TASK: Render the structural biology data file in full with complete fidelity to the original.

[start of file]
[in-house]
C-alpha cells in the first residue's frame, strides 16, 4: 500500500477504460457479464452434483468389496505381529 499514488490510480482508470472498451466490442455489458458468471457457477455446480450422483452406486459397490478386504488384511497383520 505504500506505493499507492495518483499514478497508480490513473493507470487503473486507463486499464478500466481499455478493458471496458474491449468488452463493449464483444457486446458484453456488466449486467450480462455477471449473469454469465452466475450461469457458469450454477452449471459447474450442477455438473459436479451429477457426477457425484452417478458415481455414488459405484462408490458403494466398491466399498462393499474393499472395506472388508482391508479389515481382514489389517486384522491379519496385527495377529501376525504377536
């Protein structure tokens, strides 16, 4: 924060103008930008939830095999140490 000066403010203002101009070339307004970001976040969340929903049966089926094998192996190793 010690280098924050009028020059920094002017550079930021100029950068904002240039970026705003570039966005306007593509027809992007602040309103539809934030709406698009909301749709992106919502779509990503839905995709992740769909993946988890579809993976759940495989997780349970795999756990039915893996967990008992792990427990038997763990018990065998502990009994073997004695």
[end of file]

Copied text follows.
[in-house]
C-alpha cells in the first residue's frame, strides 16, 4: 500500500477504460457479464452434483468389496505381529 499514488490510480482508470472498451466490442455489458458468471457457477455446480450422483452406486459397490478386504488384511497383520 505504500506505493499507492495518483499514478497508480490513473493507470487503473486507463486499464478500466481499455478493458471496458474491449468488452463493449464483444457486446458484453456488466449486467450480462455477471449473469454469465452466475450461469457458469450454477452449471459447474450442477455438473459436479451429477457426477457425484452417478458415481455414488459405484462408490458403494466398491466399498462393499474393499472395506472388508482391508479389515481382514489389517486384522491379519496385527495377529501376525504377536
């Protein structure tokens, strides 16, 4: 924060103008930008939830095999140490 000066403010203002101009070339307004970001976040969340929903049966089926094998192996190793 010690280098924050009028020059920094002017550079930021100029950068904002240039970026705003570039966005306007593509027809992007602040309103539809934030709406698009909301749709992106919502779509990503839905995709992740769909993946988890579809993976759940495989997780349970795999756990039915893996967990008992792990427990038997763990018990065998502990009994073997004695």